Easy to Do, Hard to Own
Stacey shows that there’s something to be said about simplicity. The relatively unknown and enigmatic songstress hailing from Toronto relies on a basic set of tools on her debut, one that is equal parts delicate and transparent. There’s a feeling that anybody could have written the songs on Stacey, but only a rare and commanding talent could make it compelling.
This effort is produced by Alex Bonenfant, who is best known for his work with Crystal Castles and handles the material with a delicate touch that is necessary for music with such a minimalistic lean. The approach works, for Stacey is about creating music of the heart, not of the mind. It can be seen in her simple moniker and in the album art that looks like it could have been lifted from Instagram; everything is guided by simplicity.
There are a couple synths and some minimal use of percussion, but the album relies almost exclusively on vocals, piano and reverb. Without any particular standout tracks, the EP flows naturally and has the mark of consistency. Chances are that those who enjoy the single, “Worst Part,” will like it all. It’s easy to feel empathic for Stacey as she explores relatable themes like tension and loneliness in love.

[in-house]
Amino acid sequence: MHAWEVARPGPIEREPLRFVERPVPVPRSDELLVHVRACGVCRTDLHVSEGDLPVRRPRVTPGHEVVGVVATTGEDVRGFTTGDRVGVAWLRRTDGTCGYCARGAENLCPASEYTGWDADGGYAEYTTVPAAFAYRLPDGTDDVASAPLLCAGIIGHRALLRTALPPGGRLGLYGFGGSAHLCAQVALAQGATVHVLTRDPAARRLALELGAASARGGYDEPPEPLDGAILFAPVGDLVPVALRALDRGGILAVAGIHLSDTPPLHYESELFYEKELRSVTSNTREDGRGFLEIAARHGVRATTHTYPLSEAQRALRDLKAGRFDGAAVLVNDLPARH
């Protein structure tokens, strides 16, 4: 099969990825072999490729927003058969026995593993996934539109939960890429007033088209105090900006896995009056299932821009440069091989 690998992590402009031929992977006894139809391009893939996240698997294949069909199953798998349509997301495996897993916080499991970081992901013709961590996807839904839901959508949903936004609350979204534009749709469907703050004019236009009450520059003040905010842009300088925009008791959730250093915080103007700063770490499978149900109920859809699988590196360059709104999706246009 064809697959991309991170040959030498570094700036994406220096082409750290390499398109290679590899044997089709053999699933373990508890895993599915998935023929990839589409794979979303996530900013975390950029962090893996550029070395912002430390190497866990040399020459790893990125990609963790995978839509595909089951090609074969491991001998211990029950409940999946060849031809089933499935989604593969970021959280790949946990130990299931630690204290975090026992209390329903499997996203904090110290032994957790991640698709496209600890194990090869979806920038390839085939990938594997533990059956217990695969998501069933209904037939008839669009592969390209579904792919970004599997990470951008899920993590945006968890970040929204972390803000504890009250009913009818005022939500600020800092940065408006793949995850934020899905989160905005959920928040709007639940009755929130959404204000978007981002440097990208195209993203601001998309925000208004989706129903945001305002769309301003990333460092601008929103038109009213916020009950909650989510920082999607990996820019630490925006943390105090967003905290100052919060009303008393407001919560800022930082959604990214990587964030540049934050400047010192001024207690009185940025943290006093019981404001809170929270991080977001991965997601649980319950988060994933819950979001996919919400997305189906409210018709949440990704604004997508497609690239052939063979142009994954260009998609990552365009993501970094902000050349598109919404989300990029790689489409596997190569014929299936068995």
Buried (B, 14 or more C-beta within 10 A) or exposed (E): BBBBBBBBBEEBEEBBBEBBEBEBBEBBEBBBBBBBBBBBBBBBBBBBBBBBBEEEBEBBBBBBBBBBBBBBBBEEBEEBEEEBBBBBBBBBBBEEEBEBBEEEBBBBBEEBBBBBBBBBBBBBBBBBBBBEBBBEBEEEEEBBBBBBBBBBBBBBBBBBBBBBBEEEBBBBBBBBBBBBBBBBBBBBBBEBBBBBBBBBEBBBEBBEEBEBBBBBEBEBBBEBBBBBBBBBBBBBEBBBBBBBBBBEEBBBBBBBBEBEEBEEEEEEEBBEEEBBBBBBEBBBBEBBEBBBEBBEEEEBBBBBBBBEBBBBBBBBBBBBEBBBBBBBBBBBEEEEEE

A steady atmosphere maintains throughout without much variation, almost with a dulling simplicity, but these moments generally hold up because of Stacey’s rich voice and intuitive understanding of melody. The best lyrics come in the rare moments when the songwriter loses some of the transparency and relies on figurative language. “Sleep Alone” ends with a musing, “I want to be where summer begins,” and it stands out because there’s finally something to imagine.
All this makes for a good breakup album. Its minimalism, if forgettable, will speak most directly to those pining for love and it probably sounds best when the times are tough. For this reason, those who find that personal connection will learn to love this album like a blanket on a rainy day, and those who don’t, well, they’ll watch it collect dust on a stack with their other female piano ballads.